The Clinical Frailty Scale is the most feasible frailty measure and has the strongest association with mortality and non-favourable discharge.pearl
- Sylvie D Aucoin, Mike Hao, Raman Sohi, Julia Shaw, Itay Bentov, David Walker, and Daniel I McIsaac.
- From the Centre for Perioperative Medicine, University College London, London, United Kingdom (S.D.A., D.W.) the Department of Anesthesiology and Pain Medicine, (S.D.A., M.H., R.S., D.I.M.) the School of Epidemiology and Public Health (J.S., D.I.M.), University of Ottawa, Ottawa, Canada the Department of Anesthesiology and Pain Medicine, The Ottawa Hospital, Ottawa, Canada (S.D.A., D.I.M.) the Department of Anesthesiology and Pain Medicine, Harborview Medical Center, University of Washington, Seattle, Washington (I.B.) the Clinical Epidemiology Program, The Ottawa Hospital Research Institute, Ottawa, Canada (D.I.M.).
- Anesthesiology. 2020 Jul 1; 133 (1): 78-95.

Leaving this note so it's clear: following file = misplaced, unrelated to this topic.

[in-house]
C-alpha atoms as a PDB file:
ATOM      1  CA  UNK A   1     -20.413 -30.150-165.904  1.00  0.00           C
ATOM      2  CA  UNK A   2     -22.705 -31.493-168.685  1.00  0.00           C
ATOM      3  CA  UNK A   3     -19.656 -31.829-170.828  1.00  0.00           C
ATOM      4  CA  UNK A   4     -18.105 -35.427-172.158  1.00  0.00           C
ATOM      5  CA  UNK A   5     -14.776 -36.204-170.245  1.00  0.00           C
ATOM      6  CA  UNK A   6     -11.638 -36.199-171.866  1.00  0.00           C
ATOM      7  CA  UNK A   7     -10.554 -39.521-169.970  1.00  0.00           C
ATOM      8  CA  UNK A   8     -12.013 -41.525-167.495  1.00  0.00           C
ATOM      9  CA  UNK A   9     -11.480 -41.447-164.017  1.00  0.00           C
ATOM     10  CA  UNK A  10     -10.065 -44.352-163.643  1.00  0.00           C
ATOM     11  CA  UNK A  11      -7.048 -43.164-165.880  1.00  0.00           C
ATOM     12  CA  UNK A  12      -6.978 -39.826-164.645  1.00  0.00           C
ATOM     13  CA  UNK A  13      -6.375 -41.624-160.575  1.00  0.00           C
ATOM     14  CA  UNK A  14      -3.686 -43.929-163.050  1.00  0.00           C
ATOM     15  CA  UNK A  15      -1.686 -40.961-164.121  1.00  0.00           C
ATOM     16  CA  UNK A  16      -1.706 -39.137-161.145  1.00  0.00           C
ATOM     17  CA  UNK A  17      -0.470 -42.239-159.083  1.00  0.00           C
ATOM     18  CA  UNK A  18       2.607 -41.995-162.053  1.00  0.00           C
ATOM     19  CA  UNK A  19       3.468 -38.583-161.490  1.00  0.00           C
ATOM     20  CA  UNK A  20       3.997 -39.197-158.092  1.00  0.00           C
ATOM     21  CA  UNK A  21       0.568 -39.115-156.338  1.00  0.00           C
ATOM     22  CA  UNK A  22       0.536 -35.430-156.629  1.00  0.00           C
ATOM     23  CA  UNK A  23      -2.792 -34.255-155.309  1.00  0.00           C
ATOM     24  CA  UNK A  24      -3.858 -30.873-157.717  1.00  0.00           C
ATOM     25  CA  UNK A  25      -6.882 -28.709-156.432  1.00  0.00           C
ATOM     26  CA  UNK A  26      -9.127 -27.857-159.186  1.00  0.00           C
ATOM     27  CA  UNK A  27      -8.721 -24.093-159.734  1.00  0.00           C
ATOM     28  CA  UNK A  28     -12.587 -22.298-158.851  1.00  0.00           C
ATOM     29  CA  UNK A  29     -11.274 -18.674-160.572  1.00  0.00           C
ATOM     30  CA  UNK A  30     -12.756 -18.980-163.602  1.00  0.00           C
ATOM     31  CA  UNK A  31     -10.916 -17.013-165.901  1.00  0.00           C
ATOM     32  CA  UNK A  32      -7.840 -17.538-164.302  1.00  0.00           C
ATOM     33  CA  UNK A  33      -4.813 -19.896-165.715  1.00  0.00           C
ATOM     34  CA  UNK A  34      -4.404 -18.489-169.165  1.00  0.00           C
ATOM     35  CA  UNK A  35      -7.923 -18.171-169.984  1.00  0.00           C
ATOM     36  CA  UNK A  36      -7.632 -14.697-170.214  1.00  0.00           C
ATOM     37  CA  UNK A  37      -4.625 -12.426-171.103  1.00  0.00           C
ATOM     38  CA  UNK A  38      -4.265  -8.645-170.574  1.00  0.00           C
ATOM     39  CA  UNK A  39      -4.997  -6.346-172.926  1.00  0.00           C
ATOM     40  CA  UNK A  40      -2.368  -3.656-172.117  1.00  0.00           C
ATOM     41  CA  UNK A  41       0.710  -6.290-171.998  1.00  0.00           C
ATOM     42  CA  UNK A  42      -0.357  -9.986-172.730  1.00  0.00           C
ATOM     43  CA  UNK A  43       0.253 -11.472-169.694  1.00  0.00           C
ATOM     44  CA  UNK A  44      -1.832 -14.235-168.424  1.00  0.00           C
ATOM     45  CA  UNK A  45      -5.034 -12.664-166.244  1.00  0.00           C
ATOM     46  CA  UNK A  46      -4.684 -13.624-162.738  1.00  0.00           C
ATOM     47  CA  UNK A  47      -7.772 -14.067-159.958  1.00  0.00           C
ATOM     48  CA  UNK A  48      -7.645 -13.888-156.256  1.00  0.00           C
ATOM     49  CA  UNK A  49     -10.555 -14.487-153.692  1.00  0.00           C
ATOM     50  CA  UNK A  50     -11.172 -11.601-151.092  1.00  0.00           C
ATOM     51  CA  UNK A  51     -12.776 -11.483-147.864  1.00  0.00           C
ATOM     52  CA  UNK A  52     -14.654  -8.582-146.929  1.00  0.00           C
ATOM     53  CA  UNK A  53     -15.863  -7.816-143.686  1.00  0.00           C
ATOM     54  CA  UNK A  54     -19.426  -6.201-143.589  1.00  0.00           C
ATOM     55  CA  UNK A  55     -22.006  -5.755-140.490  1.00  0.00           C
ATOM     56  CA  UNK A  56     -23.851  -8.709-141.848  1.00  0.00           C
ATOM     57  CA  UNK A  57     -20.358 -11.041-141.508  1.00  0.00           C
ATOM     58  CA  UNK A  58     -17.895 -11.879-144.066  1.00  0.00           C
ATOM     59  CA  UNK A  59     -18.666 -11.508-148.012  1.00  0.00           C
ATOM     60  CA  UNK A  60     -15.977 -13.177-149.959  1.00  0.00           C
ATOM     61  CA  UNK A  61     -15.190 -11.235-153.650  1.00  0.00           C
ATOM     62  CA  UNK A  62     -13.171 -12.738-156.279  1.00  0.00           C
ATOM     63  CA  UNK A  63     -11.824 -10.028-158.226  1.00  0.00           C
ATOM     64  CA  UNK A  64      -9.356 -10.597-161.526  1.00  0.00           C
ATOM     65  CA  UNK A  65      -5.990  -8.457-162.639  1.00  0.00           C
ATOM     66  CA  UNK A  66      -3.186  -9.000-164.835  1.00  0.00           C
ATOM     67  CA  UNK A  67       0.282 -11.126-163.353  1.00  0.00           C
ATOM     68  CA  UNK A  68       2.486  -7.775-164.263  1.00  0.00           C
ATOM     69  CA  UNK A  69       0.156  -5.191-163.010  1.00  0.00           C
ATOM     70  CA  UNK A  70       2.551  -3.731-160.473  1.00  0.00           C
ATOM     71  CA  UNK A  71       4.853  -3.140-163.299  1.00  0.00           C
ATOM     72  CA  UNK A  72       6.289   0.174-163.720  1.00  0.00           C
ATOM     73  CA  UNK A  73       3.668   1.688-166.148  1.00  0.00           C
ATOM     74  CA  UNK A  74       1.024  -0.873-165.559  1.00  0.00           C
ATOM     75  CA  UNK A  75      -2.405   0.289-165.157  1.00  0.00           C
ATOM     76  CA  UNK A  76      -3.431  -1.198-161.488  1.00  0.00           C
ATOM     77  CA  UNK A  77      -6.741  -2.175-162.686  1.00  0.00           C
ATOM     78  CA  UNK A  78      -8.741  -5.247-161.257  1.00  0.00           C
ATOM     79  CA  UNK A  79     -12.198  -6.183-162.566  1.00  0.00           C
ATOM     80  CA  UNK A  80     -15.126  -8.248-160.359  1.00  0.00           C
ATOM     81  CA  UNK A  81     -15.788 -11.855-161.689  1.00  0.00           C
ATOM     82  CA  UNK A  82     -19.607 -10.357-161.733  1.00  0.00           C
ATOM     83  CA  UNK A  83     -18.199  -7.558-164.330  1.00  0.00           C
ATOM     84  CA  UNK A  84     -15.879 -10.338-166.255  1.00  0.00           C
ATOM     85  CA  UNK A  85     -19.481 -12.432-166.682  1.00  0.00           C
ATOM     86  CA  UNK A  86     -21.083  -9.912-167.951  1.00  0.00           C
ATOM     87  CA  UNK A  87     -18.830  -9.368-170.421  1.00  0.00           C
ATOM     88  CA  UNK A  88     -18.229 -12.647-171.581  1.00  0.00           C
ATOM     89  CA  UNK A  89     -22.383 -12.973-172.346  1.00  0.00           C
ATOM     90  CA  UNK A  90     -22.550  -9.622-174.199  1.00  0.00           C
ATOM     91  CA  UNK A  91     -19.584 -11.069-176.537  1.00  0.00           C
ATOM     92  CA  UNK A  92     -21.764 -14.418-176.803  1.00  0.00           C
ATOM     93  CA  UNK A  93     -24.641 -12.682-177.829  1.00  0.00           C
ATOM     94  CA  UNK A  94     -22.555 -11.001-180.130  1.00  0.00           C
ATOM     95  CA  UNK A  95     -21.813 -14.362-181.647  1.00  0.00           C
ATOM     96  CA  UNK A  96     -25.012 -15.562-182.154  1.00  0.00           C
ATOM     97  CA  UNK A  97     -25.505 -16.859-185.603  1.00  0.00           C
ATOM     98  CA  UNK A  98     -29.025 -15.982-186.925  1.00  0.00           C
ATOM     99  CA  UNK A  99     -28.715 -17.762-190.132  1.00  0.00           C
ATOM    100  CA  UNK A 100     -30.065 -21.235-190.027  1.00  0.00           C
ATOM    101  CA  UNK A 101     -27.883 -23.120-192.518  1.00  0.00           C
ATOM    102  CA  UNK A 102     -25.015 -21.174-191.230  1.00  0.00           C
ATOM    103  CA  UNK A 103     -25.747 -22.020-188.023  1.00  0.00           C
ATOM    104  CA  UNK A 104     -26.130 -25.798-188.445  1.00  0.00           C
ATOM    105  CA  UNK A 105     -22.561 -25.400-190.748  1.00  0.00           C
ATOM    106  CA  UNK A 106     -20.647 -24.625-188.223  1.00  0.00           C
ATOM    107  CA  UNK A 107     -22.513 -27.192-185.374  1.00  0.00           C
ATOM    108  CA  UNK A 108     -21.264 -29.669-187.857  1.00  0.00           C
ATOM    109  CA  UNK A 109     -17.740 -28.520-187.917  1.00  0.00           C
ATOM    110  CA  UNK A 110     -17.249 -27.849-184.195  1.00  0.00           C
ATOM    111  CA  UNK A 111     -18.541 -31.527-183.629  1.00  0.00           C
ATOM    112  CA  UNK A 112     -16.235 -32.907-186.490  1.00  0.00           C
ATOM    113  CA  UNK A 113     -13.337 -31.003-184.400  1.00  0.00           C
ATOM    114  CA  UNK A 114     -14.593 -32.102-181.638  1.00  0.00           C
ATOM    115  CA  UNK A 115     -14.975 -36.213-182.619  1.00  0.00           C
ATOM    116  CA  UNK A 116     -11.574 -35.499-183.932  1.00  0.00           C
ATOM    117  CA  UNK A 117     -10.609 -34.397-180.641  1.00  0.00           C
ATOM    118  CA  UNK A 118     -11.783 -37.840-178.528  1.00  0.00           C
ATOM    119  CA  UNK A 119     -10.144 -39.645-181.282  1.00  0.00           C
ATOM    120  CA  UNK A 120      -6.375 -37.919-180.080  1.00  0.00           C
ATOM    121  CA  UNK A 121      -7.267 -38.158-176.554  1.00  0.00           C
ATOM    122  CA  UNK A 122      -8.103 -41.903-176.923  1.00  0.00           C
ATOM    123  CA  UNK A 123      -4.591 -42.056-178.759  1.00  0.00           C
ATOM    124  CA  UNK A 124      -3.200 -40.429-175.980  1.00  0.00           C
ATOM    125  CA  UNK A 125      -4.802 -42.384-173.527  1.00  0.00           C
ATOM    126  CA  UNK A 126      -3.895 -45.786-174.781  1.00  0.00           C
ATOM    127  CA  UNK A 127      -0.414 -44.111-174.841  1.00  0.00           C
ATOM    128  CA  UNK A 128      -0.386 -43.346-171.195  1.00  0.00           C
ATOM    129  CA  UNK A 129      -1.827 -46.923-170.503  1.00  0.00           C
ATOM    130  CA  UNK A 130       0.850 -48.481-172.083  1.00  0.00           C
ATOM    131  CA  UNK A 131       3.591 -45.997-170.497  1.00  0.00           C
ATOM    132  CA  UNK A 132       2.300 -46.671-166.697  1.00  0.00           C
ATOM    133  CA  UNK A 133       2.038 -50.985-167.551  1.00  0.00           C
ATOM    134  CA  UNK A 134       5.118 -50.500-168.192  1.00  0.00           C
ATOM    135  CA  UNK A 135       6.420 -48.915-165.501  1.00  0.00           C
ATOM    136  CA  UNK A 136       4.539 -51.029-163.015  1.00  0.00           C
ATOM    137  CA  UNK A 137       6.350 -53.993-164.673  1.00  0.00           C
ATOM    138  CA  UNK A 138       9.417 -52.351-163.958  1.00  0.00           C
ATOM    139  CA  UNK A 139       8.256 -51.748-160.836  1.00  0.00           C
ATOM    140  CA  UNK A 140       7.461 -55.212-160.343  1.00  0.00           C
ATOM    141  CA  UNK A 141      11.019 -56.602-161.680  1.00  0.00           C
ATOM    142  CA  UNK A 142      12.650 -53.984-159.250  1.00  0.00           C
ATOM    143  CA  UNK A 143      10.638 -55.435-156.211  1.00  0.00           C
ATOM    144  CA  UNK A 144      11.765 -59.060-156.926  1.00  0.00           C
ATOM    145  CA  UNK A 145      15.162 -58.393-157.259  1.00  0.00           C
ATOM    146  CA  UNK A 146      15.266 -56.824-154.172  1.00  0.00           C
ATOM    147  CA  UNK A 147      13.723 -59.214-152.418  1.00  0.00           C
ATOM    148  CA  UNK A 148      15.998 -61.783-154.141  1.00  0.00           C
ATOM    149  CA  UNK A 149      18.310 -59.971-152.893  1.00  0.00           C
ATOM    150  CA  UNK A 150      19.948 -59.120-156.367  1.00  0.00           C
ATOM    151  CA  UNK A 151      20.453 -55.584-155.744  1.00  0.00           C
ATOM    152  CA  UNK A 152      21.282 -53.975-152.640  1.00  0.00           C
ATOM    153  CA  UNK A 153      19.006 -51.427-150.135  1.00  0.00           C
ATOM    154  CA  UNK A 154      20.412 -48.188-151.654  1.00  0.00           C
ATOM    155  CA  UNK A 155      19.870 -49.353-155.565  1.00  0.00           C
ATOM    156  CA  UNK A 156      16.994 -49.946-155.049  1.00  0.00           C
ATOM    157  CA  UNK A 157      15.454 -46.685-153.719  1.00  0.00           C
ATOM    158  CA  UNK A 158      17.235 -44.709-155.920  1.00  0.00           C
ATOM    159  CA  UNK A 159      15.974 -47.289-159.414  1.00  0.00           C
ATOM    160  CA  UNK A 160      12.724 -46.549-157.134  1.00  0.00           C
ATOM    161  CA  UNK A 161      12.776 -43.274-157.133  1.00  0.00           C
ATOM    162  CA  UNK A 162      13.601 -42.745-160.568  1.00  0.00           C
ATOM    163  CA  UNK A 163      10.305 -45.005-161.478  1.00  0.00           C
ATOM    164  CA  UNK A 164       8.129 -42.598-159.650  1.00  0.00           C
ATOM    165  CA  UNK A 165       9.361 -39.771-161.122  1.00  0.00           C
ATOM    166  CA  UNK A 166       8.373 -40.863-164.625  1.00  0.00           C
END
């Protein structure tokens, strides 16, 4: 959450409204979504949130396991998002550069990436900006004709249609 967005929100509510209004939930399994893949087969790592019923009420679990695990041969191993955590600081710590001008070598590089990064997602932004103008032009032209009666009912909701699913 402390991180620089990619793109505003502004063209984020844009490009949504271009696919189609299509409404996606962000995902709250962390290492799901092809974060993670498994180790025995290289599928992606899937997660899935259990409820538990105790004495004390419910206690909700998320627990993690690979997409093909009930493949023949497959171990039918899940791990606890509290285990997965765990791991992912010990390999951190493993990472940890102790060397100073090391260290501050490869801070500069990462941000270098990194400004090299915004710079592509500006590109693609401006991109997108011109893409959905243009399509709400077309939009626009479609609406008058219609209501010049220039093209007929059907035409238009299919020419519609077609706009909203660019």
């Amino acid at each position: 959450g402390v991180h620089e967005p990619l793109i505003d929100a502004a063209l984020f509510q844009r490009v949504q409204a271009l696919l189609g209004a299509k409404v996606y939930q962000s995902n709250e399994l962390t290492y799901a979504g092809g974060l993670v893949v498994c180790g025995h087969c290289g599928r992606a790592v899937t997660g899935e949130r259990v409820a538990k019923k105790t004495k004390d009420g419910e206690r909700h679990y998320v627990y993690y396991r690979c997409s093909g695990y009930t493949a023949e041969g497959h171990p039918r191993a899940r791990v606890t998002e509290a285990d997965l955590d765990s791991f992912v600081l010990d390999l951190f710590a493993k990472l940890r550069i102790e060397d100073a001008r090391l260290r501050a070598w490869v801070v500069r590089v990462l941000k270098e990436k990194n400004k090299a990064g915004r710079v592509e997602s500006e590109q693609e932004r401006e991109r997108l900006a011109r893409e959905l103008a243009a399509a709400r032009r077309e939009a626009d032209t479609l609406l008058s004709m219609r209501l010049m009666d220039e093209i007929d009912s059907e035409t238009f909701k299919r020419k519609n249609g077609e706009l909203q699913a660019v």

BackgroundA barrier to routine preoperative frailty assessment is the large number of frailty instruments described. Previous systematic reviews estimate the association of frailty with outcomes, but none have evaluated outcomes at the individual instrument level or specific to clinical assessment of frailty, which must combine accuracy with feasibility to support clinical practice.MethodsThe authors conducted a preregistered systematic review (CRD42019107551) of studies prospectively applying a frailty instrument in a clinical setting before surgery. Medline, Excerpta Medica Database, Cochrane Library and the Comprehensive Index to Nursing and Allied Health Literature, and Cochrane databases were searched using a peer-reviewed strategy. All stages of the review were completed in duplicate. The primary outcome was mortality and secondary outcomes reflected routinely collected and patient-centered measures; feasibility measures were also collected. Effect estimates were pooled using random-effects models or narratively synthesized. Risk of bias was assessed.ResultsSeventy studies were included; 45 contributed to meta-analyses. Frailty was defined using 35 different instruments; five were meta-analyzed, with the Fried Phenotype having the largest number of studies. Most strongly associated with: mortality and nonfavorable discharge was the Clinical Frailty Scale (odds ratio, 4.89; 95% CI, 1.83 to 13.05 and odds ratio, 6.31; 95% CI, 4.00 to 9.94, respectively); complications was associated with the Edmonton Frail Scale (odds ratio, 2.93; 95% CI, 1.52 to 5.65); and delirium was associated with the Frailty Phenotype (odds ratio, 3.79; 95% CI, 1.75 to 8.22). The Clinical Frailty Scale had the highest reported measures of feasibility.ConclusionsClinicians should consider accuracy and feasibility when choosing a frailty instrument. Strong evidence in both domains support the Clinical Frailty Scale, while the Fried Phenotype may require a trade-off of accuracy with lower feasibility.
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